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A new program helps students majoring in computer science and cybersecurity at the University of Arkansas at Little Rock find local internships and apprenticeships.

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This year the University of Arkansas at Little Rock partnered with the Arkansas Center for Data Sciences (ACDS) to create a support pathway, giving tiered support to computer science and cybersecurity majors to advance their career development.

The initiative, launched in January, benefits local workforce needs by providing an on-ramp for recruiting and hiring young talent as well as providing experiential learning and pay to learners.

What’s the need: As a metropolitan university, UA Little Rock strives to support its students with economic mobility, and providing paid experiential learning opportunities gives learners a leg up in the job search, explains Albert Baker, chair of computer science at the university. Baker, through conversations with Bill Yoder, executive director, and Lonnie Emard, director of apprenticeships at ACDS, helped establish the support pathway.

UA Little Rock has 352 students in the computer science department (which includes cybersecurity), and “about 80 percent or so of our students, when they graduate, they stay in Arkansas,” Baker says. “So having an opportunity to get affiliated with, have exposure with, have work experience with Arkansas companies is, I think, even a bigger deal for students at UA Little Rock.”

Students who hold paid internships receive, on average, more job offers than their peers who do not, making experiential learning a key component in career development.

How it works: The program has three tiers: scholarships, internships and apprenticeships.

The university will provide endowed scholarships to support first- and second-year students studying computer science and cybersecurity to encourage them in their academic pursuits. At present, the department awards between six and eight scholarships and hopes to offer more in the future.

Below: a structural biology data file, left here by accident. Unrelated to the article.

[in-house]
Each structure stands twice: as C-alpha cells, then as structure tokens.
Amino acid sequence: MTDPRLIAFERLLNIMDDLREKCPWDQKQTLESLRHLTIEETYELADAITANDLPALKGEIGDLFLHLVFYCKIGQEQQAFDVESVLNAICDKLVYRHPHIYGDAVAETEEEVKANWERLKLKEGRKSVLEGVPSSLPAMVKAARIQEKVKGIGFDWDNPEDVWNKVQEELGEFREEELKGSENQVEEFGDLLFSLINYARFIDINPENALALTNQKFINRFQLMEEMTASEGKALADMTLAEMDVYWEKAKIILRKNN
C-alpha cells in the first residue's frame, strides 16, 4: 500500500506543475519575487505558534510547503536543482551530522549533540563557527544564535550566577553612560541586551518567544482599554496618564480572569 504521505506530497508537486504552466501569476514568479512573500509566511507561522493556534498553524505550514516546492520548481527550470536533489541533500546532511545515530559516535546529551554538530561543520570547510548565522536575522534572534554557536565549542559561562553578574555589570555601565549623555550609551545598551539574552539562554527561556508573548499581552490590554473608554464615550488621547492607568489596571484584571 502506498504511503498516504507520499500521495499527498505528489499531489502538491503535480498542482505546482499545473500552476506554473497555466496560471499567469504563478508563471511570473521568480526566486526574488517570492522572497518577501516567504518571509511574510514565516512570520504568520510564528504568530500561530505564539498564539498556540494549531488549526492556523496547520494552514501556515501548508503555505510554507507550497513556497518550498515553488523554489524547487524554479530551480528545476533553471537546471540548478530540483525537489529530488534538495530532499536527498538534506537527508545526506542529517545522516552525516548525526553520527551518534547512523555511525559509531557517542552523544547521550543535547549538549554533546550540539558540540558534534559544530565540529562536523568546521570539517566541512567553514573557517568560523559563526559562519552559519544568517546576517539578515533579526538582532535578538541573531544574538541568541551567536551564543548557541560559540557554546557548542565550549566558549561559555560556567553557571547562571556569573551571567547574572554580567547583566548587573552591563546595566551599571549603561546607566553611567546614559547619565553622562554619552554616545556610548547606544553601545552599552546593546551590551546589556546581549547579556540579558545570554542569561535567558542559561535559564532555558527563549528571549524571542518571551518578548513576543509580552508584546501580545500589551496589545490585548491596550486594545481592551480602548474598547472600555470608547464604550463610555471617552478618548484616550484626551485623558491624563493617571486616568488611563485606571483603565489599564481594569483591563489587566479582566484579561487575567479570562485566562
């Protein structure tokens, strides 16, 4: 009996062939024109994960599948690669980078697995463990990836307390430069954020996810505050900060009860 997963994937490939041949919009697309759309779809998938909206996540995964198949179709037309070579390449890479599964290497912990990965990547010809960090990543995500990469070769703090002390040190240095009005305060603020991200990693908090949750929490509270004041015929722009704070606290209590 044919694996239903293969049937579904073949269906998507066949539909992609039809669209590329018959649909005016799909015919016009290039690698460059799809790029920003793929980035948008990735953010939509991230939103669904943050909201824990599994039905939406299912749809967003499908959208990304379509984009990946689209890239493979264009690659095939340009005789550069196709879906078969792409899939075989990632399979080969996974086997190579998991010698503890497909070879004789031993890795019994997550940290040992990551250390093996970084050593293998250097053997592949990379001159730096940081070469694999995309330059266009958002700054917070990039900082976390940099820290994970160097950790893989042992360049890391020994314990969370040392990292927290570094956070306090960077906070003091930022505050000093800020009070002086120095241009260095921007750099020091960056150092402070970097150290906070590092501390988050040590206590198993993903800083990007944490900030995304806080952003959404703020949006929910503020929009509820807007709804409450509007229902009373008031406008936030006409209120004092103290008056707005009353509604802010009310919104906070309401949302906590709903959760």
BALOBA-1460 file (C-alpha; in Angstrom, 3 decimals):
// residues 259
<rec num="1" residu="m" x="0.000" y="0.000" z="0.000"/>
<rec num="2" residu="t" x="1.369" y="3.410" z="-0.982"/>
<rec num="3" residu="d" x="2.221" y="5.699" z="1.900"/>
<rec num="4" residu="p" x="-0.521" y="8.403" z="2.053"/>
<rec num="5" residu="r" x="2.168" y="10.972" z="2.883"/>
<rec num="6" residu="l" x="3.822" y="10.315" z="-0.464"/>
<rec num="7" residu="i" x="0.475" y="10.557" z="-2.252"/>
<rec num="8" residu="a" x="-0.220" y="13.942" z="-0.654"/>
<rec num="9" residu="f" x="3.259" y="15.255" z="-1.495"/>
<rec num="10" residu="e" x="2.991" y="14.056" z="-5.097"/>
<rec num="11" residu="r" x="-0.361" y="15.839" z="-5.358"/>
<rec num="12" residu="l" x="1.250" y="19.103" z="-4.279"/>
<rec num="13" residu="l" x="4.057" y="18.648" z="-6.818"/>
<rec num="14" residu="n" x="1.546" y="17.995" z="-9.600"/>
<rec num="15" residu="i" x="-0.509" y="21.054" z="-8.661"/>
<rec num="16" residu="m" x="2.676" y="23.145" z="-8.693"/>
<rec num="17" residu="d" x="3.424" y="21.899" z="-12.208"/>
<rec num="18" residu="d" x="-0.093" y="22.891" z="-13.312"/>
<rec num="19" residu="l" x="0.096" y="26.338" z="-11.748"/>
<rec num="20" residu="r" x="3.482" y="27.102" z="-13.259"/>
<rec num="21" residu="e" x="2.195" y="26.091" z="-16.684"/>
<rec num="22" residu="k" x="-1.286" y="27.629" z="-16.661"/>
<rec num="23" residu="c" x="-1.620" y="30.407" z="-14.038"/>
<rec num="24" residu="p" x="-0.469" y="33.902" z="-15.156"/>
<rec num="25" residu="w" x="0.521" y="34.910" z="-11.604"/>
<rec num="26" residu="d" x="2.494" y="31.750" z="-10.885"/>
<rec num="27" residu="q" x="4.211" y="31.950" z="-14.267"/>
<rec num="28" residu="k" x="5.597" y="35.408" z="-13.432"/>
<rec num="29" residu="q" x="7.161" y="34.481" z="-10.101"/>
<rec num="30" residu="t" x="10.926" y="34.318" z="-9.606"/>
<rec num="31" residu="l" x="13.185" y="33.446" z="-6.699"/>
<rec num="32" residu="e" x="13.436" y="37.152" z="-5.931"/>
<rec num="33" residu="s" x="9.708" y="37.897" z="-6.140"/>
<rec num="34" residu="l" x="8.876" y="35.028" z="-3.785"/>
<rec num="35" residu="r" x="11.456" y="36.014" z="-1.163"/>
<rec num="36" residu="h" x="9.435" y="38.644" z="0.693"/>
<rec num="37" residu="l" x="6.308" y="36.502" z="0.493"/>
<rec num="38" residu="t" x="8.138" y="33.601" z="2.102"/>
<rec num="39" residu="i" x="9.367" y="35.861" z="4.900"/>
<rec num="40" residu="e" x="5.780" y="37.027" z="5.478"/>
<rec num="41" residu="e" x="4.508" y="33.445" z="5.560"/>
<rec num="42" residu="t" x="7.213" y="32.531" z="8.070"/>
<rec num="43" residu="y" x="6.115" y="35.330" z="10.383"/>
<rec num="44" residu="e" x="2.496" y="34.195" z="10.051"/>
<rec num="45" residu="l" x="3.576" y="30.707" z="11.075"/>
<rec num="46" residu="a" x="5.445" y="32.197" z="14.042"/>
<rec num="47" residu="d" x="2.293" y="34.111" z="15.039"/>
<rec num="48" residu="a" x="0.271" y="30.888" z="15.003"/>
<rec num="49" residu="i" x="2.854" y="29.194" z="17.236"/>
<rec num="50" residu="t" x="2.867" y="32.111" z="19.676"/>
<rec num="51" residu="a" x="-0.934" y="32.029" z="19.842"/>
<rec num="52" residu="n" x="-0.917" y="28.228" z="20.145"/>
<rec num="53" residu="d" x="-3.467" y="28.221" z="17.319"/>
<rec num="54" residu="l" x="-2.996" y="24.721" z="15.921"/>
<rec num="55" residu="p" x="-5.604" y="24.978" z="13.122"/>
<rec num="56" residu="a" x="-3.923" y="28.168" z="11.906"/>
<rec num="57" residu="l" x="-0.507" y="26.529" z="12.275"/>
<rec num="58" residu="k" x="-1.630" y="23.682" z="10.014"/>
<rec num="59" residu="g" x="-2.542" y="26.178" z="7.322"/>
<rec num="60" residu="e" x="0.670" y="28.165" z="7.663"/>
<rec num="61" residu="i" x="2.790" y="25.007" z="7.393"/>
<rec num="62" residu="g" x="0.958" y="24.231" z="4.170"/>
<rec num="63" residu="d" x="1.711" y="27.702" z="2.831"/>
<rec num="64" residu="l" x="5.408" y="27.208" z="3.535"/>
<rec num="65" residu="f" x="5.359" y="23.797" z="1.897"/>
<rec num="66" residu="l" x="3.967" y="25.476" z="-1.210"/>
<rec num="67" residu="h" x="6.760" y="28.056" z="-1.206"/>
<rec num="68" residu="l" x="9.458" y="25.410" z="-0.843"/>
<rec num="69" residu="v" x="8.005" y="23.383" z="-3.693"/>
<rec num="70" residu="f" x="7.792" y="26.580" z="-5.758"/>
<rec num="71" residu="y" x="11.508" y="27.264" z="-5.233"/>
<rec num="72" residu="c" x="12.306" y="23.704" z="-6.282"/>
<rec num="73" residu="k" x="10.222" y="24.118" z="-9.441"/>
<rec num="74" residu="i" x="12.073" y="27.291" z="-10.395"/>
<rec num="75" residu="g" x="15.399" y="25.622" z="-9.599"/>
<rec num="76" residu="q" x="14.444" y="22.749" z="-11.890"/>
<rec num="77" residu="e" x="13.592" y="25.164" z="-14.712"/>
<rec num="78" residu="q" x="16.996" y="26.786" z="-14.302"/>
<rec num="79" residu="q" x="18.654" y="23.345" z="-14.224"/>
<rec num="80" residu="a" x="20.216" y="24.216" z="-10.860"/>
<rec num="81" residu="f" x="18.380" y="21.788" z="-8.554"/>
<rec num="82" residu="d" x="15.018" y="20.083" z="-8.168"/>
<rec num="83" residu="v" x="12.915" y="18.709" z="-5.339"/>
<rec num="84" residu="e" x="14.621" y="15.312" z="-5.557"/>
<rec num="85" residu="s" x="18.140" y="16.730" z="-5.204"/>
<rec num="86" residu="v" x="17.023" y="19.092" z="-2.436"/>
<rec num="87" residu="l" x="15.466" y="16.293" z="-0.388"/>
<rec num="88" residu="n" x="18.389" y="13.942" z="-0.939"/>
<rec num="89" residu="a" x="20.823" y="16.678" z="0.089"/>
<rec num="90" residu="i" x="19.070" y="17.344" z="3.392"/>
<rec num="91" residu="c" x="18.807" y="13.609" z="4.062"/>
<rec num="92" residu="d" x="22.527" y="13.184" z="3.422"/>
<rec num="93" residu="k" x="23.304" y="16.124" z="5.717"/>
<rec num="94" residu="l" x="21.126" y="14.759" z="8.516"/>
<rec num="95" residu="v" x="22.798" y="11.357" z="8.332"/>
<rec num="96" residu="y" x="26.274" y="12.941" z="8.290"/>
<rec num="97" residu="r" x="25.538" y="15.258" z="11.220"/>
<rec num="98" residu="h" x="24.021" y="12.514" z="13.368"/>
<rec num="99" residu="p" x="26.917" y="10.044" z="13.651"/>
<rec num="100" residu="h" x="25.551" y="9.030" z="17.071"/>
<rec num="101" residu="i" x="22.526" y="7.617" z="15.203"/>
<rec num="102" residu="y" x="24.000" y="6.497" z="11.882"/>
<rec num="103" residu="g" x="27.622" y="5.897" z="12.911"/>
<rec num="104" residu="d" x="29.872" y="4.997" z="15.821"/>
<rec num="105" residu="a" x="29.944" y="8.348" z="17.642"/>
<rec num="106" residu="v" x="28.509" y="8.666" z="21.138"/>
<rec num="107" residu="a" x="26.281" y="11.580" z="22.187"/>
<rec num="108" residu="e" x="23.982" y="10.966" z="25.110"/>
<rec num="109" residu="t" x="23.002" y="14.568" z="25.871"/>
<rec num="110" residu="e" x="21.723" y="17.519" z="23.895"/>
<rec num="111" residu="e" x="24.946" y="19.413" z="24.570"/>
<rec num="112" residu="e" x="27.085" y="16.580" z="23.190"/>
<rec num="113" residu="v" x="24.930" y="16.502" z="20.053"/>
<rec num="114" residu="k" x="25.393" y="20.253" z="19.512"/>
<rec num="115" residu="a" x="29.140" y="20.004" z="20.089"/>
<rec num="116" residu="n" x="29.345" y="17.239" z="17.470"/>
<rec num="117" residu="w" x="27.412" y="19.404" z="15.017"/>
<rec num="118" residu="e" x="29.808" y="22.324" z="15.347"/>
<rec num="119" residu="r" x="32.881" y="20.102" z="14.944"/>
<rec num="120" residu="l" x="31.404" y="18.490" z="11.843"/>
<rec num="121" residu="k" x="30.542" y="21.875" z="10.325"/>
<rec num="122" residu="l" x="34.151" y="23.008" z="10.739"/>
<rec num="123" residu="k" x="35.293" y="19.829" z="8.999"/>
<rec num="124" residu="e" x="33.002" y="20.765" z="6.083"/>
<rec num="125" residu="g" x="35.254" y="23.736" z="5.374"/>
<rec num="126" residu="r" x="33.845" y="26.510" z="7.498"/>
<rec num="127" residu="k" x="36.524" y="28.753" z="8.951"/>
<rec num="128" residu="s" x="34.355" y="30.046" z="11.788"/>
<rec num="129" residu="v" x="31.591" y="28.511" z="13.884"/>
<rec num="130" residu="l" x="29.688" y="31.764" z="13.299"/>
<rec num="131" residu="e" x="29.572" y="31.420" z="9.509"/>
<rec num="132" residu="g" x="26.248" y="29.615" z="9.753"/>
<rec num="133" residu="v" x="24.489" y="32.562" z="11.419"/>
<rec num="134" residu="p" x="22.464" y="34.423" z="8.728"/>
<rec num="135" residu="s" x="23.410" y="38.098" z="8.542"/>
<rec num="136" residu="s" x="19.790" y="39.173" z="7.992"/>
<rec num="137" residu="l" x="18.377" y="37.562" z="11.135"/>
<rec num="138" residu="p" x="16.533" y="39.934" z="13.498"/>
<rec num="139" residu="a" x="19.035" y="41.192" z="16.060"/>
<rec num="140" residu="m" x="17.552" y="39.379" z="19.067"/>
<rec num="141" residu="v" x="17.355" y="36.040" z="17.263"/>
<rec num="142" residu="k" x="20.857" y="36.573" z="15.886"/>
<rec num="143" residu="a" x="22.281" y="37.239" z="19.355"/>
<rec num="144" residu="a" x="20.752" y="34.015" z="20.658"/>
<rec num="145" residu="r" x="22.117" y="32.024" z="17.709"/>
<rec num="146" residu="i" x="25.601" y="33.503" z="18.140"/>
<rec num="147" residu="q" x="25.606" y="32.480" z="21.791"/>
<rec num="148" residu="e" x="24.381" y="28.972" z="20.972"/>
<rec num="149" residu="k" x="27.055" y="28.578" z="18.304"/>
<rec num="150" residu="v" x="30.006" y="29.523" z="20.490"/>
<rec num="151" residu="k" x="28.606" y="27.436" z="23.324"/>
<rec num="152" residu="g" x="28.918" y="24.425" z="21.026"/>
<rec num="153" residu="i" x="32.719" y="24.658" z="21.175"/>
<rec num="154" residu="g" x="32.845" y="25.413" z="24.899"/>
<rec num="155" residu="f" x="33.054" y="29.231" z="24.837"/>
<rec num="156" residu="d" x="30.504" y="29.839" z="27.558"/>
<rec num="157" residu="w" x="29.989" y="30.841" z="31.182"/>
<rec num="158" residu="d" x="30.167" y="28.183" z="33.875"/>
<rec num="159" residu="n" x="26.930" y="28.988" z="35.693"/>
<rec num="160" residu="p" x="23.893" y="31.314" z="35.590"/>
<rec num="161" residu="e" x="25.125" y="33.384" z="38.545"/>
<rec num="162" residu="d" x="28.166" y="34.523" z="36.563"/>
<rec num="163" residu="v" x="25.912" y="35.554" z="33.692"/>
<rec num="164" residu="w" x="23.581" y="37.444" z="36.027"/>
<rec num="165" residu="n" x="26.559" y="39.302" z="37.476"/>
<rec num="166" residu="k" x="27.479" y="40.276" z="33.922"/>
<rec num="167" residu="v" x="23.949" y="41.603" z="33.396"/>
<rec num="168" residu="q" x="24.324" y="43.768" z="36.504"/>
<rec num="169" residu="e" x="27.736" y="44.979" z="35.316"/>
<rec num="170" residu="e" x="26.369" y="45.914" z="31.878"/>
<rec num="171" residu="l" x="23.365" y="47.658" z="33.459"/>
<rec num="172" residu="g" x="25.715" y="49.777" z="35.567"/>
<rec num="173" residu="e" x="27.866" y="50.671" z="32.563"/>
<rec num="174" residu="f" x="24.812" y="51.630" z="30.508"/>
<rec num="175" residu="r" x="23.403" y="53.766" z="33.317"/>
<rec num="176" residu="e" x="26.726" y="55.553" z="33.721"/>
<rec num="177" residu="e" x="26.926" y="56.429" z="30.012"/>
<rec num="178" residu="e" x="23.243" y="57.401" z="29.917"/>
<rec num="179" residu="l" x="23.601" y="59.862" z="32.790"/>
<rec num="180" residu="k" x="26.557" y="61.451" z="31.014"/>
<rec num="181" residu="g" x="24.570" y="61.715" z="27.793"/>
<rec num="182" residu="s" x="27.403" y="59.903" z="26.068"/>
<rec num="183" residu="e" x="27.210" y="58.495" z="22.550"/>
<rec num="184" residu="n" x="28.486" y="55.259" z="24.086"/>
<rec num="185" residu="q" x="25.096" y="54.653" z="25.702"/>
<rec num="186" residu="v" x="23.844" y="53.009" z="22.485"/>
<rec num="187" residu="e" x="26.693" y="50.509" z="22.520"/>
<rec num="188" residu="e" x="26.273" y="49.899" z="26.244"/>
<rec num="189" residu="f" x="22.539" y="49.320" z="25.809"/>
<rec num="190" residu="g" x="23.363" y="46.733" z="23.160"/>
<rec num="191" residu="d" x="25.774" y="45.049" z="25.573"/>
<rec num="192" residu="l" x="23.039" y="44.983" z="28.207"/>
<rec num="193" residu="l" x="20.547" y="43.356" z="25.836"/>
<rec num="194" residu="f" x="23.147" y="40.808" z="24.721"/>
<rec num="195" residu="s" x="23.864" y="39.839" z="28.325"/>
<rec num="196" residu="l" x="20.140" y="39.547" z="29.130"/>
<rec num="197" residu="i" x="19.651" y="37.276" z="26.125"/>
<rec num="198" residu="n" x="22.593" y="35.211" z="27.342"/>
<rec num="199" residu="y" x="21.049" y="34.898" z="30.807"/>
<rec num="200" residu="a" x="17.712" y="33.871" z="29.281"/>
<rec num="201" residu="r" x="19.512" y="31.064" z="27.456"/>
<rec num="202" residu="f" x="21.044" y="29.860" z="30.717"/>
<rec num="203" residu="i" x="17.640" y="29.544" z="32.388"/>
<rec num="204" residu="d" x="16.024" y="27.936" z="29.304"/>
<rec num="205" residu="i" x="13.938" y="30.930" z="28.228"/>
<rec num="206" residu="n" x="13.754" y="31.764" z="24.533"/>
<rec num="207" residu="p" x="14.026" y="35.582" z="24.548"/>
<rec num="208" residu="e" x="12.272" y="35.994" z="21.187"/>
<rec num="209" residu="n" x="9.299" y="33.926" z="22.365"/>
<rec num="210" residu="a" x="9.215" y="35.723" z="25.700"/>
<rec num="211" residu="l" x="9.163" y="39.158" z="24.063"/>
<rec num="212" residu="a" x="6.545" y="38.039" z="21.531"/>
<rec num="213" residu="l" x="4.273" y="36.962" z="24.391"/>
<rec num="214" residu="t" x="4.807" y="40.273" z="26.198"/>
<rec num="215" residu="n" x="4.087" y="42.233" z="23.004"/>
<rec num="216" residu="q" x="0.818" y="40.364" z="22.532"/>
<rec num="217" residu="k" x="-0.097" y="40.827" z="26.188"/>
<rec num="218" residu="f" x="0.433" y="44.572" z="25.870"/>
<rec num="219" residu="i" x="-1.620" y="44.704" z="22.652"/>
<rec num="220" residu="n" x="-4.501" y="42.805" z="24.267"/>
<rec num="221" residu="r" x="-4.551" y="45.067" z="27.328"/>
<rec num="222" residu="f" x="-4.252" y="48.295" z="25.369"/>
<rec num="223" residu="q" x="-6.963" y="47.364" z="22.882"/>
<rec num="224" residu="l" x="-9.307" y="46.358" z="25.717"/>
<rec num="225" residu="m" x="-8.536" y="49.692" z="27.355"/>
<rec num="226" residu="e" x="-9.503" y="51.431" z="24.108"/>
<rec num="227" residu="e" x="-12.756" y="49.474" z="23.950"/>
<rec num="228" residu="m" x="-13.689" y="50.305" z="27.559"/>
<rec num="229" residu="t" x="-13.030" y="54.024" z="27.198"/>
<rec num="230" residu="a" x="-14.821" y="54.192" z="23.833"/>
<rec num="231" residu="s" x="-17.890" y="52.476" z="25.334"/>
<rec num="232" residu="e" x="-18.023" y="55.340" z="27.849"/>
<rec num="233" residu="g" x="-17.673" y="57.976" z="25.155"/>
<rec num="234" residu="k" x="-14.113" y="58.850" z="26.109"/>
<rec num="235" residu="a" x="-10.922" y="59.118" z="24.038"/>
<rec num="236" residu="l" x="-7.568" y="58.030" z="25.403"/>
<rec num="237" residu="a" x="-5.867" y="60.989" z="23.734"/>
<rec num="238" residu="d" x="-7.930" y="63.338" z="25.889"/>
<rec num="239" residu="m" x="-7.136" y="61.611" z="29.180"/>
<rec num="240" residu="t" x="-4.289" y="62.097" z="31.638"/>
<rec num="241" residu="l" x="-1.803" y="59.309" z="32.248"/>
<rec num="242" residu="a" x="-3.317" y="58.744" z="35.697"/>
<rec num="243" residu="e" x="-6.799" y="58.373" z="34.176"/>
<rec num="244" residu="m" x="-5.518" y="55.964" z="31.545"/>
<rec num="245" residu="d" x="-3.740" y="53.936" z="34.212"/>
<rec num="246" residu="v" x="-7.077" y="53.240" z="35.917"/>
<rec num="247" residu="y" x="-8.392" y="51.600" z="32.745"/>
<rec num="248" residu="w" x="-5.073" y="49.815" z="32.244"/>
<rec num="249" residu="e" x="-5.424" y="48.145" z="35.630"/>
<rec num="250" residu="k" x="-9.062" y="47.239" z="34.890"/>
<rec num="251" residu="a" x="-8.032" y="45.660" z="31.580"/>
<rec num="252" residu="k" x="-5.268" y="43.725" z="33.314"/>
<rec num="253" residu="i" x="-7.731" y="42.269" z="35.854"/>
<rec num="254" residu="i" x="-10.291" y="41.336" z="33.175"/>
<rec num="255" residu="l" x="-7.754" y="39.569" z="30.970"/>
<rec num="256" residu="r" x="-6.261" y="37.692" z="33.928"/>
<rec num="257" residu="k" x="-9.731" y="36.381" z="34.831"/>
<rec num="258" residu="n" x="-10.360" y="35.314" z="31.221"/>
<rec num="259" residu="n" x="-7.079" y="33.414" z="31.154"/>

After their sophomore year, students can apply for an internship. Students will go through a competitive application process, including a technical assessment and interviews, before being matched with a host employer.

Internships last for three months, and ACDS will provide the intern’s $15-per-hour wages—paid for through federal grants—so there is no cost to the host organization. Students also receive career coaching.

Internships Stop the Brain Drain

Local business organizations across the nation are encouraging employers to host college interns to provide hands-on training and bridge workforce gaps.

Arkansas loses about 21 percent of its four-year college graduates, with a significant portion of those lost grads going to Texas, Tennessee and Missouri, according to a Washington Post data analysis.

By senior year, students can apply for an apprenticeship. Apprentices will be full-time employees for at least one year, receiving a competitive salary and on-the-job training from a mentor. Because the role is full-time, participating in an apprenticeship may increase a student’s time to degree, so the opportunity will be marketed to second-semester seniors, Baker says.

What’s different: While there are several job boards where students can find internships, ACDS’s portal connects students to more than 130 employers who hire cybersecurity and computer science professionals in Arkansas.

“If you’re just starting, ‘I’m going to try and find an internship’—it’s a daunting task,” Baker says. “I think that the opportunities for our students to land positions in their field in Arkansas is really great.”

Student apprentices may also be eligible for academic credit while they’re in the program, creating an additional value add for their work.

The next steps: The program launched early this year, and UA Little Rock is focused on targeted messaging to promote the opportunity to current and potential new students. Since January, six students have applied for internships and three companies have come on board to host.

“Everybody on campus is excited about this, and in part, because higher ed is going to have to do a much better job of integrating with industry,” Baker says.

The computer science department offers eight cybersecurity and three computer science certificate programs to attract adult learners looking to upskill or reskill. The internship and apprenticeship programs could be attractive to this audience, as well as the traditional-age student.

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